2) The Royals let Montgomery have his way and allowed him considerably more autonomy on his throwing program after he got off to a poor start in 2011. This did not, unfortunately, fix whatever it was that was ailing Montgomery.
The night before Chen’s column ran, I spoke for over two hours with Alan Jaeger, a pitching coach in California who is widely considered to be the guru and driving force of the long-toss movement. While criticizing the Royals for not agreeing with his methods in the past, he was also complimentary of the fact that the organization had become more open minded over the past year.
So while I haven’t heard anything specific about Kyle Zimmer this spring, I believe that the Royals are as accommodating of long-toss programs as any other team. They want to make sure their pitchers aren’t overdoing it, obviously. But I no longer have concerns that the Royals are behind the curve on this subject.
Greg Brokaw (@gregbrokaw): If no major injuries surface and the team is in contention in September, how worried are you that Ned will hold us back?
It’s a good question, because Yost’s tactical errors were a big part of his undoing in Milwaukee, and it takes a special kind of panic to fire your manager in September when you’re in a pennant race. Joe Sheehan has been riding me on this point all winter, telling me that even if the Royals are a contender this year that their manager is going to cost them wins with his tactical moves.
It’s certainly a concern of mine, but I do think Yost won’t hurt the Royals too much if only because the team he’s being handed is kind of a push-button roster. The Royals have four closer-caliber relievers in their bullpen, so even if Yost screws up by bring in the right-hander when he should bring in the left-hander, at least he’s bringing in a quality pitcher.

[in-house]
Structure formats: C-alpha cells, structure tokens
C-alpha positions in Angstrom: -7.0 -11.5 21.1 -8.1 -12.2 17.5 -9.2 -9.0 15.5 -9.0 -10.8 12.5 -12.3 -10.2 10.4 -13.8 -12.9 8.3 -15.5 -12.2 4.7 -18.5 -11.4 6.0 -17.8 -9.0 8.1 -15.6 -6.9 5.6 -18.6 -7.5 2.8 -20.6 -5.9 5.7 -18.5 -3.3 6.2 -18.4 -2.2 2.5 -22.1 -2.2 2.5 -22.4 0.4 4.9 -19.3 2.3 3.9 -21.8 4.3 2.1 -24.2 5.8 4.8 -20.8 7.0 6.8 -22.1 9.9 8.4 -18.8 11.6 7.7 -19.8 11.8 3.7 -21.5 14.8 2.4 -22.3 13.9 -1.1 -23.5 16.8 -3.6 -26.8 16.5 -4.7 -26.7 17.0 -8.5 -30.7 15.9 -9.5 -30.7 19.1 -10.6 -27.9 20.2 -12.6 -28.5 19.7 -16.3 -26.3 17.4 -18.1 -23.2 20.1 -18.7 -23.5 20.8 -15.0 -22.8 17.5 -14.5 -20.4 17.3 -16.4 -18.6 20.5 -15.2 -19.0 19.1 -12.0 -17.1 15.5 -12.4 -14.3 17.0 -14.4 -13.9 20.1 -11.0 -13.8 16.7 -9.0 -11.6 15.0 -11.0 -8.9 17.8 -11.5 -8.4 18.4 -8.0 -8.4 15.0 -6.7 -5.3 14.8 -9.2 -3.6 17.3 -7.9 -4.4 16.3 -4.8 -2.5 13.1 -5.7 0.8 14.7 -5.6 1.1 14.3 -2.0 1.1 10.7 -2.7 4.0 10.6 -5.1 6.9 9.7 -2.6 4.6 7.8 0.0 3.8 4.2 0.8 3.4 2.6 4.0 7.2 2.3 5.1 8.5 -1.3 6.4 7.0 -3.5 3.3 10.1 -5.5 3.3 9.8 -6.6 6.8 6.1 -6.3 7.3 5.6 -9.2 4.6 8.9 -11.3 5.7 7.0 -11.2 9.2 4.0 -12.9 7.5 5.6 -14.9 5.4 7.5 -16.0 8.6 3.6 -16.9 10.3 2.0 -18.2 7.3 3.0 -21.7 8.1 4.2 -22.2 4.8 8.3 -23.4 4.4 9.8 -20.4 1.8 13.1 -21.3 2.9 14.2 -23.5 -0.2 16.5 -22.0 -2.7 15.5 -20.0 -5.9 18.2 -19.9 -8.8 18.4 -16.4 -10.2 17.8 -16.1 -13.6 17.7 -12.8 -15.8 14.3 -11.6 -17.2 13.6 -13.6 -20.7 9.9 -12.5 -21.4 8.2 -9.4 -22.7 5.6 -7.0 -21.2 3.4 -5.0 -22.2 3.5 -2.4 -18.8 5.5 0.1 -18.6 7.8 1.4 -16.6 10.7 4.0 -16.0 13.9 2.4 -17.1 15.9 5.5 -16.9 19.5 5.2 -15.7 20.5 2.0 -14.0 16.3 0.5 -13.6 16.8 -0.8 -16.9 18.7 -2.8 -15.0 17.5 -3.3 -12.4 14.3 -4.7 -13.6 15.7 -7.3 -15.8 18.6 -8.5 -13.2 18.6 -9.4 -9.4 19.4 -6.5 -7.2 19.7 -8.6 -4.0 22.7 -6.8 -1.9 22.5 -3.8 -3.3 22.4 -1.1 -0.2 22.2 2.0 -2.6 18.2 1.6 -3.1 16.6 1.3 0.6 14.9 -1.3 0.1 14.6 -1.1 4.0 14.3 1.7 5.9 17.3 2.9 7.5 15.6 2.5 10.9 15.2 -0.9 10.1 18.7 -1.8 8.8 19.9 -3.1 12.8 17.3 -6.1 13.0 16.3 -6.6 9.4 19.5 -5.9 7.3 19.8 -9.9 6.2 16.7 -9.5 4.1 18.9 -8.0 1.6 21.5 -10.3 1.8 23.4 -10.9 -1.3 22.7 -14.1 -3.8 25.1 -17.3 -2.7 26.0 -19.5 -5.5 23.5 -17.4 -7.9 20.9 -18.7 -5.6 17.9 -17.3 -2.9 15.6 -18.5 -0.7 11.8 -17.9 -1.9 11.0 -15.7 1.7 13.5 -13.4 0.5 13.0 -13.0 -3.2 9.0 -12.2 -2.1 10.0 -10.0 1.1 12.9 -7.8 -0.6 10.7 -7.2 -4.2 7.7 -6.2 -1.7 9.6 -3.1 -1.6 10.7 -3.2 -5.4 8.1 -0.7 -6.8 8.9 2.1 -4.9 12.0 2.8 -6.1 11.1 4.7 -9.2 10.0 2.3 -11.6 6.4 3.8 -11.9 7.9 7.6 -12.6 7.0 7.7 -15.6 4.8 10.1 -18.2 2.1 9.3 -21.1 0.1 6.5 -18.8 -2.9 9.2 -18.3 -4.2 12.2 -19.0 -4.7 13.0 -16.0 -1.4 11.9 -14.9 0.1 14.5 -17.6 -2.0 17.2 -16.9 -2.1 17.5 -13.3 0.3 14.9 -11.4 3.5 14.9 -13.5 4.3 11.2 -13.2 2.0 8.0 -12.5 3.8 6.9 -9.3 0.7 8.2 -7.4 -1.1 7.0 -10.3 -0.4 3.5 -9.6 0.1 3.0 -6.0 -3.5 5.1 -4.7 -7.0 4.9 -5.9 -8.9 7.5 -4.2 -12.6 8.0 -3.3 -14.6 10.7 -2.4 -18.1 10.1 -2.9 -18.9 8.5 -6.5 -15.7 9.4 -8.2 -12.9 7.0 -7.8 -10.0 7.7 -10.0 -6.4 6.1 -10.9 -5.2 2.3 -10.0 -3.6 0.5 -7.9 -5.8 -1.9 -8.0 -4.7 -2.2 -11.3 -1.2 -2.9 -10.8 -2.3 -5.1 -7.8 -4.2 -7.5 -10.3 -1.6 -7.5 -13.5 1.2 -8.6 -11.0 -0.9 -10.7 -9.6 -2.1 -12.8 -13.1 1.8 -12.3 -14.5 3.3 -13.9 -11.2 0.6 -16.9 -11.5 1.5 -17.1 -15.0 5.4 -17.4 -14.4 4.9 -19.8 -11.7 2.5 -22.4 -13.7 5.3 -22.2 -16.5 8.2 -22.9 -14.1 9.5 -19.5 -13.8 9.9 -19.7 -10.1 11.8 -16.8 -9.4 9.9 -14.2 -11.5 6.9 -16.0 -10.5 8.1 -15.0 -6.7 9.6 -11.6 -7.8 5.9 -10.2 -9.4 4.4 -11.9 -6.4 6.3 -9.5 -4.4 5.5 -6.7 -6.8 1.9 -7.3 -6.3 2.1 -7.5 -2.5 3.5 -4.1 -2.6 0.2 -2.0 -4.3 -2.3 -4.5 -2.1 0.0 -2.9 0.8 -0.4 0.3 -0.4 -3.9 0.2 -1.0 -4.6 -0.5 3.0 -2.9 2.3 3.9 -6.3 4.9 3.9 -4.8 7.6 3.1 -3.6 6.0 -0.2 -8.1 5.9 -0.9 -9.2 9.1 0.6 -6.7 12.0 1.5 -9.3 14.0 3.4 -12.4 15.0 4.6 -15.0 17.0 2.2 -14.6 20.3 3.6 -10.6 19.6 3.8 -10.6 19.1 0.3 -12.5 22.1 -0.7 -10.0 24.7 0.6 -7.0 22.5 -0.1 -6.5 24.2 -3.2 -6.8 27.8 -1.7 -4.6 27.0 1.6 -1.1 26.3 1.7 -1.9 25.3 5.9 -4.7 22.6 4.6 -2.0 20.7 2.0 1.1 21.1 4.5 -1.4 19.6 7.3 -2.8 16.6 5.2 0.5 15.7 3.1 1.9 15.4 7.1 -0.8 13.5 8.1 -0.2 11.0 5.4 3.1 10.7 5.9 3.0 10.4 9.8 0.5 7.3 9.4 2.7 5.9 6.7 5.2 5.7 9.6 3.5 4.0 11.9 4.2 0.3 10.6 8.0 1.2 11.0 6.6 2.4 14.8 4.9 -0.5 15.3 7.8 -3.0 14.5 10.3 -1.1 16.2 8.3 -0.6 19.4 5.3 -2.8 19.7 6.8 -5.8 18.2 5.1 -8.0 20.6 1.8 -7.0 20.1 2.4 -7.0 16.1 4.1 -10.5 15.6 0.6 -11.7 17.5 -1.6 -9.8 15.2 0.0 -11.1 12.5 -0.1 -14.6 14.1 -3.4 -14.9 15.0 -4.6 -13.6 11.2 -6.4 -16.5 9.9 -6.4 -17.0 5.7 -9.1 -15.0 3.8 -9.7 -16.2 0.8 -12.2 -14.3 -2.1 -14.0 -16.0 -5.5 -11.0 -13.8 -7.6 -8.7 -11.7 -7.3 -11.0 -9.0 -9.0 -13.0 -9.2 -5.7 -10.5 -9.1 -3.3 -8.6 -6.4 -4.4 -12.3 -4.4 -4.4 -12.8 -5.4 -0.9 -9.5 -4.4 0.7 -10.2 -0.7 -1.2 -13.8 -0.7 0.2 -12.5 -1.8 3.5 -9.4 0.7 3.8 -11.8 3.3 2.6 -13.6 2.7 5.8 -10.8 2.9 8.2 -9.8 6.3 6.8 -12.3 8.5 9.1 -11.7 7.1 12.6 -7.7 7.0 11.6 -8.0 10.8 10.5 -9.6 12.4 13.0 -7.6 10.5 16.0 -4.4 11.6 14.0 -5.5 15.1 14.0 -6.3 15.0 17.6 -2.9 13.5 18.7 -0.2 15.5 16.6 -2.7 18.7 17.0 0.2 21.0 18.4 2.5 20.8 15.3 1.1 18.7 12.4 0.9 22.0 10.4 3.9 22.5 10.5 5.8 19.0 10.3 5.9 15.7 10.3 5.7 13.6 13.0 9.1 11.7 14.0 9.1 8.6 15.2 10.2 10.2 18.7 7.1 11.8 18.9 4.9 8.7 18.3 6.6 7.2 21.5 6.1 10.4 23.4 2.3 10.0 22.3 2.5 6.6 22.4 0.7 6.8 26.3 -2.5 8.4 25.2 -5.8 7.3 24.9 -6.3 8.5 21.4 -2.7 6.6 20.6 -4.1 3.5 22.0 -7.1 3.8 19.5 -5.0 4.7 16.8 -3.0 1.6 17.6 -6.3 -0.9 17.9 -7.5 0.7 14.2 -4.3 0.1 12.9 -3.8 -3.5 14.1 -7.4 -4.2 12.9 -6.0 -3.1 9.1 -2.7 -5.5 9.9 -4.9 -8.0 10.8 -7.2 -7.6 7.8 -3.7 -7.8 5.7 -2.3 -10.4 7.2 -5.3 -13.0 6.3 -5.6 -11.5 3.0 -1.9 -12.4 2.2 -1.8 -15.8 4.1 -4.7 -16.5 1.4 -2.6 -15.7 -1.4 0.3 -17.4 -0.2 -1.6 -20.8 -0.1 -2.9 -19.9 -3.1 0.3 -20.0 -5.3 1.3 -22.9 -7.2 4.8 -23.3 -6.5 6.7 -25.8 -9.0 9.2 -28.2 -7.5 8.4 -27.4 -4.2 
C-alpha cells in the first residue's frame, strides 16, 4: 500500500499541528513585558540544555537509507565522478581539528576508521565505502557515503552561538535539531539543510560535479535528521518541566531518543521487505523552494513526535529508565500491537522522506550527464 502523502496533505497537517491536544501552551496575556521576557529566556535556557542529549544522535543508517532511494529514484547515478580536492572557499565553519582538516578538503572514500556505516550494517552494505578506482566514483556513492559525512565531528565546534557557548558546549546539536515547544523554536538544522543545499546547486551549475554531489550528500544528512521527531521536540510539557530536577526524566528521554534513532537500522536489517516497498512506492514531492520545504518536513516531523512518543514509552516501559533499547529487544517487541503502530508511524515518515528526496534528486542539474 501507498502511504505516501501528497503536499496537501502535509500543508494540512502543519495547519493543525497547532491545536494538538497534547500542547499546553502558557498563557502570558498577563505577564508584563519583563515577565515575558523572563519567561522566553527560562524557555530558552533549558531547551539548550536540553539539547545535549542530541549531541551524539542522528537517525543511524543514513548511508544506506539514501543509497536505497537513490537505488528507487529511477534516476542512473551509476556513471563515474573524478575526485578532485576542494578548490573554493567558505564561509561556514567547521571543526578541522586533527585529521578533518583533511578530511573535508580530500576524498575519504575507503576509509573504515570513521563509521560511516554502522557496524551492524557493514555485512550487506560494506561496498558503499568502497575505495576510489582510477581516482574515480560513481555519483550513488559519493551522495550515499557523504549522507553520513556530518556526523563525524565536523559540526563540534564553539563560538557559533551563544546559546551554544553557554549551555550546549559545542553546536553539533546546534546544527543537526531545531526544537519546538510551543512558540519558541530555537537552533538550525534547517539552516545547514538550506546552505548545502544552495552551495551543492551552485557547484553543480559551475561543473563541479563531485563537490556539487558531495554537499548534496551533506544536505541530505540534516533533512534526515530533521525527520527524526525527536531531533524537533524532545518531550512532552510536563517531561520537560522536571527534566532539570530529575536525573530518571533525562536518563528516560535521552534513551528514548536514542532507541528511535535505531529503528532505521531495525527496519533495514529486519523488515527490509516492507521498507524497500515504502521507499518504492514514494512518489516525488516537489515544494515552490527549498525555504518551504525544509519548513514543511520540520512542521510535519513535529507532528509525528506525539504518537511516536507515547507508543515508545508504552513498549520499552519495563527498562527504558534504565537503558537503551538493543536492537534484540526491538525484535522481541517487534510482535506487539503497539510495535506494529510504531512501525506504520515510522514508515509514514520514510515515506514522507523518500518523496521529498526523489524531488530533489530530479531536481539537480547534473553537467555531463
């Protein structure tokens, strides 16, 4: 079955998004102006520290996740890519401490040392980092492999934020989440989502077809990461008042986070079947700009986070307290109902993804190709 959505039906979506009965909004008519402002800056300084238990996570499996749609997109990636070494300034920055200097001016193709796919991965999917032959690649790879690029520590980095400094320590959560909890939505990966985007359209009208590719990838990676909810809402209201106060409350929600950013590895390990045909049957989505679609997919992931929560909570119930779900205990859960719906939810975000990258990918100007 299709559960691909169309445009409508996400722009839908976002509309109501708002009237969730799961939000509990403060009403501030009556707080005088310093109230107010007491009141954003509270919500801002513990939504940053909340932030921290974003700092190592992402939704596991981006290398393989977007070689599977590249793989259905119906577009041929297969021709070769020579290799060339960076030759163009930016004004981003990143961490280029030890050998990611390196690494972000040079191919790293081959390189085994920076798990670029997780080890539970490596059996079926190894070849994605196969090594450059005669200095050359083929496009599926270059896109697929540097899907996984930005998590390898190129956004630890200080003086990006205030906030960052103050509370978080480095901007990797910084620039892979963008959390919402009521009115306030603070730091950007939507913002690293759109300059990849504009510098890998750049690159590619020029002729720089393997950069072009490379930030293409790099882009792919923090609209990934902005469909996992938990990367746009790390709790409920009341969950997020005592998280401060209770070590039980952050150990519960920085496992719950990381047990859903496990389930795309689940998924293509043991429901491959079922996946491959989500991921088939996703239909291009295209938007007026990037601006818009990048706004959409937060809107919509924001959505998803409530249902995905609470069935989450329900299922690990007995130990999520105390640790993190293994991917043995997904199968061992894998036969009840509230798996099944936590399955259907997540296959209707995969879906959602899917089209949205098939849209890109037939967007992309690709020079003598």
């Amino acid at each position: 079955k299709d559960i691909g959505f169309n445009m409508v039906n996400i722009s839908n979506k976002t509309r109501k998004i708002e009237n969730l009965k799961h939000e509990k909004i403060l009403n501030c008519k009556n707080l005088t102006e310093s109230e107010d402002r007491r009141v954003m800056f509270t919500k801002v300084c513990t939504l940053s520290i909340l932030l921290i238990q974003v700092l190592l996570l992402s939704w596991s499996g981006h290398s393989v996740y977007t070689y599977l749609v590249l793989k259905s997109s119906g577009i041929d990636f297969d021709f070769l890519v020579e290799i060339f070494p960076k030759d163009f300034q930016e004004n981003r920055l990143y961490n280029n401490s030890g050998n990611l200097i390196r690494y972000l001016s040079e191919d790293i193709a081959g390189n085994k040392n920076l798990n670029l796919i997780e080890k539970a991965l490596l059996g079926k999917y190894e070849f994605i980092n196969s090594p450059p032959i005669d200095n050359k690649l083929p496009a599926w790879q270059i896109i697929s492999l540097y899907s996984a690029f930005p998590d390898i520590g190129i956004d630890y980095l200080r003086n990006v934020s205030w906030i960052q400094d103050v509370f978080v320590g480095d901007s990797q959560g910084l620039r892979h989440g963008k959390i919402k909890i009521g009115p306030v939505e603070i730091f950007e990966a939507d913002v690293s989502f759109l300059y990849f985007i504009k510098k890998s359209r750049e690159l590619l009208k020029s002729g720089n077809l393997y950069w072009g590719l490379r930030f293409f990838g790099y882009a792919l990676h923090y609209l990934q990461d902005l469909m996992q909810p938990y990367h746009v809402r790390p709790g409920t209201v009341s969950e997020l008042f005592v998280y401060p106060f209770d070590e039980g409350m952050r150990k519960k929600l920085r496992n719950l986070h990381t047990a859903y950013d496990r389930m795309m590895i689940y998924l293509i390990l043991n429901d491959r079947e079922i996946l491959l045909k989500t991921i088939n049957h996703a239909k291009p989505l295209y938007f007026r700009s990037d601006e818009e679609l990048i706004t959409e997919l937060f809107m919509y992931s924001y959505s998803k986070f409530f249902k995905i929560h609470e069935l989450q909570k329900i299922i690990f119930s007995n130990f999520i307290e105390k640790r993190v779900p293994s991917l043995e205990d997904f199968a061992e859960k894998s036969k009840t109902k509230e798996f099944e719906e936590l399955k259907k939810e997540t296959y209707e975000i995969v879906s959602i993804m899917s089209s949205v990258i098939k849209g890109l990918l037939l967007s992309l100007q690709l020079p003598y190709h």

The biggest potential mistakes are these:
- Failing to recognize that Collins gets right-handers out better than left-handers, and using him as a LOOGY.
- Failing to recognize that Crow is quite vulnerable to left-handers, and leaving him in to pitch against them in crucial spots.
- Letting Hochevar pitch in important situations and/or with men on base before he’s proven he can be effective in relief.
- Riding Salvador Perez’s knees into the ground by starting him 145+ times behind the plate.
Beyond that…I mean, sure, he’ll probably let Francoeur bat when he shouldn’t, and he might bunt too much with Alcides Escobar, and he’ll pinch-run for Billy Butler and then lose Butler’s bat in extra innings. But those are the kinds of moves that every manager in baseball makes. If Yost can just avoid the big mistakes and be a perfectly mediocre game manager, the Royals can win with him.
It remains to be seen whether he can rise to the level of mediocrity.